I’m “biast” (con): nothing
I have not read the source material
(what is this about? see my critic’s minifesto)
A period romance with Alan Rickman and Rebecca Hall? Oh goody! I thought. What could go wrong? Almost everything, it transpires. Major problem: by the time this dreary, drippy would-be melodrama gets to the titular promise, there’s not enough movie left to do it the sort of heart-rending justice it needs to be as tragically romantic as we’re intended to take it as.
See, Friedrich Zeitz (Richard Madden: Game of Thrones) is the new engineer-slash-clerk at the steel factory in 1912 Germany, and has caught the eye of ailing tycoon-owner Karl Hoffmeister (Rickman: Lee Daniels’ The Butler, Gambit), who takes the lad on as his personal secretary, right down to moving Friedrich into his family manse when the old man’s health deteriorates to the point where he’s too ill to go out. Complication: Mrs. Boss, Lotte (Hall: Transcendence, Closed Circuit), is way younger than her sick husband, and a hottie to boot. Friedrich is instantly smitten, but of course Edwardian (or whatever they called that era in Germany) mores means he must pine away from afar, and resort to weird creeping like sniffing the keys of the piano in the parlor after Frau Hoffmeister has been playing, to catch her lingering scent. (“Sniffing the piano” is my new go-to phrase for gross stalkerish behavior: “Is that guy bothering you?” “Yeah, he’s been sniffing the piano around me for days now.”)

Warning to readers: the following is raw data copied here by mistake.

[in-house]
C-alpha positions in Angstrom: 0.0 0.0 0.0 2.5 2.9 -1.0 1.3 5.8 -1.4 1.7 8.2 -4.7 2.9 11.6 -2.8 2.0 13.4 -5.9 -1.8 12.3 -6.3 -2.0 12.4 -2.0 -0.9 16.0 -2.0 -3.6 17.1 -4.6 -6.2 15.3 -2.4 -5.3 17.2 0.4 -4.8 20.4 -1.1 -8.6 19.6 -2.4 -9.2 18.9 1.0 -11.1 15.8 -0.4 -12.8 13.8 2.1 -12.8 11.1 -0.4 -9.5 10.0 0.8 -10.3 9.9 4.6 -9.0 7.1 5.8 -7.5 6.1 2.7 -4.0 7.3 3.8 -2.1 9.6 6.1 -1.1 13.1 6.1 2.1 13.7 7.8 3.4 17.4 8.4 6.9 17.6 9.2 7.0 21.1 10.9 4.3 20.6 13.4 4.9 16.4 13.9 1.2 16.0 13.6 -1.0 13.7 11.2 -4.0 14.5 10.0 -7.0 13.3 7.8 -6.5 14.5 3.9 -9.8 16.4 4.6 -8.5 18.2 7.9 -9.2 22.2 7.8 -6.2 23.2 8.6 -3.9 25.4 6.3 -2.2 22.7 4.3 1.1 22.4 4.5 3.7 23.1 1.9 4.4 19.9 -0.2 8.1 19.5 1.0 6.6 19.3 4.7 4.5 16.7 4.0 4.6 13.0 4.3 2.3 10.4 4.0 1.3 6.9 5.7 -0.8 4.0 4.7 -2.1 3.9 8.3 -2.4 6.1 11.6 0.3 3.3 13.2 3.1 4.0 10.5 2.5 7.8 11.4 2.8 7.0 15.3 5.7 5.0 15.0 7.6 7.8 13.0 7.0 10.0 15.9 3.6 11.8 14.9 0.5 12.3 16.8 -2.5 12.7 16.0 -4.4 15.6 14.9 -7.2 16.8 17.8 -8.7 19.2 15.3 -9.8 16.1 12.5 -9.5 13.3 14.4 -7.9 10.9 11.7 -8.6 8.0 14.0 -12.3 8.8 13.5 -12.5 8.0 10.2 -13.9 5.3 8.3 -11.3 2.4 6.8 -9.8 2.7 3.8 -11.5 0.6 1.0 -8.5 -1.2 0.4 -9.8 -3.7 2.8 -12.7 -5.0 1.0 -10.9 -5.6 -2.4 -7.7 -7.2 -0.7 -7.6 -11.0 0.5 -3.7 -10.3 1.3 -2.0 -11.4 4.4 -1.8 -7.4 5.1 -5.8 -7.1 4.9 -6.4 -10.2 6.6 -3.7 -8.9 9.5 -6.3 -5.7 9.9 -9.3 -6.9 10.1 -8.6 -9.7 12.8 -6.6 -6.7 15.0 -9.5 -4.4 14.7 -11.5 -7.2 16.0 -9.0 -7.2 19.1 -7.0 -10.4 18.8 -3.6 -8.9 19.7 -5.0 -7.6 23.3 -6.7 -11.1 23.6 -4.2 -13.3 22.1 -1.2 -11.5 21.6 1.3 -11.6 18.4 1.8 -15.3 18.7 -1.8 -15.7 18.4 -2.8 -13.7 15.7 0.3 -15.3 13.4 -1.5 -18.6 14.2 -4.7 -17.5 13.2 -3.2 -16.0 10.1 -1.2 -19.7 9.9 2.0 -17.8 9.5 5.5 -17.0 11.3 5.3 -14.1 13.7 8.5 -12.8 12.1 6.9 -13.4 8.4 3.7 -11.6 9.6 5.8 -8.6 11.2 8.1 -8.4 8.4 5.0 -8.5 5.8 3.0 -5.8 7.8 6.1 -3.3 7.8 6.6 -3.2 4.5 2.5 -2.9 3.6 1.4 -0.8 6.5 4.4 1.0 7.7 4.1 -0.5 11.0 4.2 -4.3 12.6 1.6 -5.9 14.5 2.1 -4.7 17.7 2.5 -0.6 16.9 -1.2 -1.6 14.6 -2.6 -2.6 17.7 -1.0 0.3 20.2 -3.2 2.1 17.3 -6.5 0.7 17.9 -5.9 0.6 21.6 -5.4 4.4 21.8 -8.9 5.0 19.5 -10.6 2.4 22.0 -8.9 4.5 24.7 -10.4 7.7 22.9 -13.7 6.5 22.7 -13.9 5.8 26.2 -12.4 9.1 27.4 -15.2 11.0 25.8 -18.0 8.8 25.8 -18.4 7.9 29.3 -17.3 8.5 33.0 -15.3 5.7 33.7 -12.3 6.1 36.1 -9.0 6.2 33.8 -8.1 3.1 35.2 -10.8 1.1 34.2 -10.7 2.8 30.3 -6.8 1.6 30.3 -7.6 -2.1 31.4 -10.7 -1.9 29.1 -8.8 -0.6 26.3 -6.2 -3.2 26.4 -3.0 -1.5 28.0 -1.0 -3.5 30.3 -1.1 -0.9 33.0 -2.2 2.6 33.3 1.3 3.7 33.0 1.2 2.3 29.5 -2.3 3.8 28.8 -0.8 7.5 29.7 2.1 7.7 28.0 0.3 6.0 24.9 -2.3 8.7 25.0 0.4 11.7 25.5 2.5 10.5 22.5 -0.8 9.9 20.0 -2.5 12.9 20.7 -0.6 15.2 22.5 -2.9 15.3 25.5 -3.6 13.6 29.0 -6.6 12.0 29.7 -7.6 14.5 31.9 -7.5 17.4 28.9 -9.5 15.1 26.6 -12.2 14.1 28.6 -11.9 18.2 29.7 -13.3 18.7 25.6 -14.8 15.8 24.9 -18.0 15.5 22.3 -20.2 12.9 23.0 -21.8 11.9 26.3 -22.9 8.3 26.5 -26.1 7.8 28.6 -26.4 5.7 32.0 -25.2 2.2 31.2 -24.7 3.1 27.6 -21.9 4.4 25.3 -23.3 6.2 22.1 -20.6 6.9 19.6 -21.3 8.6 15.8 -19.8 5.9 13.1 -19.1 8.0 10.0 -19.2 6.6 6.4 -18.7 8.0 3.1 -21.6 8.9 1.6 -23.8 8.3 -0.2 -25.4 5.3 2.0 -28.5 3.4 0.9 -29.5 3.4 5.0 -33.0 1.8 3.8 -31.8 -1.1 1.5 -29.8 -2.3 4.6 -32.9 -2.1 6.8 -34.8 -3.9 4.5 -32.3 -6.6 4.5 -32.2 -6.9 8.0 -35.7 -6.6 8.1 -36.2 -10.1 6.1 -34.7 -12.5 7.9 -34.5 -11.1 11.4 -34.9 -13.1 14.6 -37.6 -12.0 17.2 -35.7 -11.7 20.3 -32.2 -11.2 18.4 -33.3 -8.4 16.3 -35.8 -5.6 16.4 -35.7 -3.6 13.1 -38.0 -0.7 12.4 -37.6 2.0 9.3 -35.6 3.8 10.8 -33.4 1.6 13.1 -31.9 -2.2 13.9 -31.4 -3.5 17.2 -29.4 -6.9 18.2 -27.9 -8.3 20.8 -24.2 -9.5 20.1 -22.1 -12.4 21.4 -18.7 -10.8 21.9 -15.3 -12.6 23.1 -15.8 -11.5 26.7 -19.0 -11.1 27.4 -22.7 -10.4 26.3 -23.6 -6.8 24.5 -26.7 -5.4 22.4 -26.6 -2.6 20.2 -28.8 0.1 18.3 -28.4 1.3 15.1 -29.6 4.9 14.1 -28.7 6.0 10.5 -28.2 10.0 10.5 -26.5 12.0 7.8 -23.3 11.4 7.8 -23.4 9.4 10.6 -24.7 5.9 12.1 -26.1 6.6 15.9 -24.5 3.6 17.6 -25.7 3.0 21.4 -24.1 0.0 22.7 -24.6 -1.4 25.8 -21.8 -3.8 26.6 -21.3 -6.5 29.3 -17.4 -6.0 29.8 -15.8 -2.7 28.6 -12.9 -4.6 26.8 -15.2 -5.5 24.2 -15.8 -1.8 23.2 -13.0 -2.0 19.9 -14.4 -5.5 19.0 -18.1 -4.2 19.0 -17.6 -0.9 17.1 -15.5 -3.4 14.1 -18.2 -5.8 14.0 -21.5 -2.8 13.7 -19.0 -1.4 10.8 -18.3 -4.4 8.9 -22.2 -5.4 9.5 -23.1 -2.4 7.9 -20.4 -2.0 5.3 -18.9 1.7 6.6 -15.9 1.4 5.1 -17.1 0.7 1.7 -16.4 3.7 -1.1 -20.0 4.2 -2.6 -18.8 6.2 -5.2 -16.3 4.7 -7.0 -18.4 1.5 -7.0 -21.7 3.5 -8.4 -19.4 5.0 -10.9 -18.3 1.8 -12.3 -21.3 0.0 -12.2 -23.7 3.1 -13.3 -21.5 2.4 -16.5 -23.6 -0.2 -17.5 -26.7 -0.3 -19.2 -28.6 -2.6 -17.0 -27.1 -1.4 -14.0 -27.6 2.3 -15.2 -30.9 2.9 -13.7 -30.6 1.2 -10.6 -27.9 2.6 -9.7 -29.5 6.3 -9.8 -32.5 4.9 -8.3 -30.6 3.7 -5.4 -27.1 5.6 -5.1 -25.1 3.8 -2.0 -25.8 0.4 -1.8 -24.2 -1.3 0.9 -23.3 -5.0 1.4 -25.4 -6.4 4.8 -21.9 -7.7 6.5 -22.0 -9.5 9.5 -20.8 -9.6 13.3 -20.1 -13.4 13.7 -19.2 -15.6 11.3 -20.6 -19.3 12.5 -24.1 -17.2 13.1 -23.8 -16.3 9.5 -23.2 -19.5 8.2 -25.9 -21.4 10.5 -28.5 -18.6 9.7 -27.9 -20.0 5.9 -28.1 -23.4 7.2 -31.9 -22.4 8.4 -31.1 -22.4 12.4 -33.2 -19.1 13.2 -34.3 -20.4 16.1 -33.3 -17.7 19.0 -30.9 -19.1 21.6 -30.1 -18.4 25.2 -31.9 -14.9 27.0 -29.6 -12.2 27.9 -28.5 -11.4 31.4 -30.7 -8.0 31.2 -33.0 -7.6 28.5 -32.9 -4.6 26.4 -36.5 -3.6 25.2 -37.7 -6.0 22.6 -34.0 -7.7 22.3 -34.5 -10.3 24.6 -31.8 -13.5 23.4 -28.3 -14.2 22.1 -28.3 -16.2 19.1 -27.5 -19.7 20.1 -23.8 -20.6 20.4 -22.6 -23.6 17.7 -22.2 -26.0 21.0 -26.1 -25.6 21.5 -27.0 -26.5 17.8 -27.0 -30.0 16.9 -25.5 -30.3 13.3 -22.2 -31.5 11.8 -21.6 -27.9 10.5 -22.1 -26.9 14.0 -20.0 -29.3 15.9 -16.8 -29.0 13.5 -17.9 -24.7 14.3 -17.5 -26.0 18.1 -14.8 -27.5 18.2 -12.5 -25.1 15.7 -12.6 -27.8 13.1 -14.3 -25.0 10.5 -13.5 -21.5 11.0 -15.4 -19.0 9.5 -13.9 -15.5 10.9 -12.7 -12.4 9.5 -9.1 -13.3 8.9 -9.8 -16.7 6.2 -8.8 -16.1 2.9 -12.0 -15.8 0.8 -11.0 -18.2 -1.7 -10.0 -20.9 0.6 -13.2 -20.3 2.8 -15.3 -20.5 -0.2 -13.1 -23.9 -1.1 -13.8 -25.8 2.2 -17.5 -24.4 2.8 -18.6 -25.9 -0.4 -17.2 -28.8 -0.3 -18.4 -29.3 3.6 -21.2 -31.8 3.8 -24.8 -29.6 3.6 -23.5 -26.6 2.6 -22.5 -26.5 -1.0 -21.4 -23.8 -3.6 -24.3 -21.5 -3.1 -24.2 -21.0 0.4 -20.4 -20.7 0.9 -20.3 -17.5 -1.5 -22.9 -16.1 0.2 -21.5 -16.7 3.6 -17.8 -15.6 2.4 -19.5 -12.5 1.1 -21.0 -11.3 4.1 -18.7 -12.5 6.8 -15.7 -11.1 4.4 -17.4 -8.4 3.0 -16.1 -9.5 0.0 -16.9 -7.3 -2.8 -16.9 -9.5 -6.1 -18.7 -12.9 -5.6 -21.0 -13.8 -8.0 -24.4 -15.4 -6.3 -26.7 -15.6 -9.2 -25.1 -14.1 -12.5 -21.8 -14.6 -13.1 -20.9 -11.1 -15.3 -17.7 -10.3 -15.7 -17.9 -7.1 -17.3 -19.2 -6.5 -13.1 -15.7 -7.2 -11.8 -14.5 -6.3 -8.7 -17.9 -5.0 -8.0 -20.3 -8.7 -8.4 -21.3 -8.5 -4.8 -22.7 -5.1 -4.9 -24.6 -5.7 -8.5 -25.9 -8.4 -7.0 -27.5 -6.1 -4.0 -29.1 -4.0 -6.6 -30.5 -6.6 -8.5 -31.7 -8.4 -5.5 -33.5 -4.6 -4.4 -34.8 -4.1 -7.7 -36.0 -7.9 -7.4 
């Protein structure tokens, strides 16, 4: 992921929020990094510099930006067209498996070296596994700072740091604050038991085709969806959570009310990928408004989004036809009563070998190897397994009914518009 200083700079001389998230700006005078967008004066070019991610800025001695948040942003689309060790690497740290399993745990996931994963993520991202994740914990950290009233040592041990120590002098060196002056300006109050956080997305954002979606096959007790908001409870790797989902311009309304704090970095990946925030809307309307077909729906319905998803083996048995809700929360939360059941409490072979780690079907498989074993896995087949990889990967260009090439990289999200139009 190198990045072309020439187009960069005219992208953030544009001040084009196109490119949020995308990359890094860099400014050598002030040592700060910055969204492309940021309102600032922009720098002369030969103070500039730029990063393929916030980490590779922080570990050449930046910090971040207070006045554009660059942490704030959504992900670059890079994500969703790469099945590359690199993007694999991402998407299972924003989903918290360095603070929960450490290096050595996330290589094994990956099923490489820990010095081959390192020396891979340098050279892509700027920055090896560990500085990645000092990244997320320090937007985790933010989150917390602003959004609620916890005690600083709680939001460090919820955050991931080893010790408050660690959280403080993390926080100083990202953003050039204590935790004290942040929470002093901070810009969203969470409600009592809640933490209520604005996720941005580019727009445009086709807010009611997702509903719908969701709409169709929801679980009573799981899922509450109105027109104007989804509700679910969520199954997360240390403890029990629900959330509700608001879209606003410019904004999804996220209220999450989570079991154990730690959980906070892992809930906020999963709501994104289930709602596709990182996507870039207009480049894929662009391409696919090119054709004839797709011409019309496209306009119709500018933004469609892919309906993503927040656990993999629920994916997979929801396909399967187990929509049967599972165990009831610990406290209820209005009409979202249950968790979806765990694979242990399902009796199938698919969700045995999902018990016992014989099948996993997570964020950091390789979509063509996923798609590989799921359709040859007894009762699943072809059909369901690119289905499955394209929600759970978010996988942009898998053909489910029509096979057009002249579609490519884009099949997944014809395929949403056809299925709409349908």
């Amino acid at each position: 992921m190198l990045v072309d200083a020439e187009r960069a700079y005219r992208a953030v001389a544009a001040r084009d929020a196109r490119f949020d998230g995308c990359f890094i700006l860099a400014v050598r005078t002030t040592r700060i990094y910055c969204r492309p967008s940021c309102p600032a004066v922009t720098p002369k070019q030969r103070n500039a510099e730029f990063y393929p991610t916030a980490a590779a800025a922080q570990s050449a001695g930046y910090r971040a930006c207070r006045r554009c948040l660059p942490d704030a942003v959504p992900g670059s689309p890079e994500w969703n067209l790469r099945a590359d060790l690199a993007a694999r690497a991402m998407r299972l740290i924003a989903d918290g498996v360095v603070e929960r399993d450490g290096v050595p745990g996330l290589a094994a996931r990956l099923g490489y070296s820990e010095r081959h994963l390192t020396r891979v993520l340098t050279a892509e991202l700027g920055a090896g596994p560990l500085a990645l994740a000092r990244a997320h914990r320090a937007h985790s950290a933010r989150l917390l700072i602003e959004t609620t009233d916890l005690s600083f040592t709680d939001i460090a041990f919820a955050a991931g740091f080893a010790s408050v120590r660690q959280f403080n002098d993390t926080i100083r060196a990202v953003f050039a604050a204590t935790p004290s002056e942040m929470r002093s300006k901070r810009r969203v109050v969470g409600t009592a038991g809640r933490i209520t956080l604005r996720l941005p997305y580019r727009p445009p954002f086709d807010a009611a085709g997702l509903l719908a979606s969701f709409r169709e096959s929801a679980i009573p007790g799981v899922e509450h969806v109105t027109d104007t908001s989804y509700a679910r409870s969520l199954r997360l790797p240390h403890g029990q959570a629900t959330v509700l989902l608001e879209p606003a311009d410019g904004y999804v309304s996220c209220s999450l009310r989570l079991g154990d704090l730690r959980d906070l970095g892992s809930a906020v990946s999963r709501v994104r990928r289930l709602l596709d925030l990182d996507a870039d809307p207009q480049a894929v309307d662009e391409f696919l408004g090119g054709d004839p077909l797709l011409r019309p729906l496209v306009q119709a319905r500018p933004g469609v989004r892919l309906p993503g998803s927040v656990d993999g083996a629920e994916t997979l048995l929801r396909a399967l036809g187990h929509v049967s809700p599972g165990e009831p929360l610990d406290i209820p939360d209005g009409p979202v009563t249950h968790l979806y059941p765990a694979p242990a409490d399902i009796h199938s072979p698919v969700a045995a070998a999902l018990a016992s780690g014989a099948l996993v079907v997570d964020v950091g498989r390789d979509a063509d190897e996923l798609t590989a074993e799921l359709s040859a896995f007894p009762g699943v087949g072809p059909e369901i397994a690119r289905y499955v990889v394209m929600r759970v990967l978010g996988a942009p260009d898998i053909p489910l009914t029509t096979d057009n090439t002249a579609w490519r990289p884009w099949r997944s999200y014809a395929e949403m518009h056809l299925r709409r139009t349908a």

French director Patrice Leconte (Man on the Train) — working in the English language for the first time — opts for an oddly incongruous handheld vibe, perhaps hoping that it will bring an immediacy that the lack of sizzle among any of the three actors is failing to provide. For Lotte starts to get into Friedrich, too, though we have no idea of this until she actually says as much. (Reference: the aforementioned lack of sizzle.) Far too late into the film, Karl sends Friedrich off to Mexico to head up an important new mining offshoot of the business — a sending off that, at the end of the film, will make no sense whatsoever — and though the young man is only meant to be gone for two years, the Great War breaks out, which means no transatlantic travel, and so Lotte and Friedrich’s promise that they’ll wait for each other and be together eventually is put to a harsh test.
But though it’s meant to be a trial for them to be kept apart for so very long, it ends up only a trial for us watching. Nearly a decade zips by in the space of a few onscreen minutes and little more emotional inconvenience than a couple of pining letters. Paradoxically, though, we feel the years pass with an acute worry that the interminable moping will never come to an end.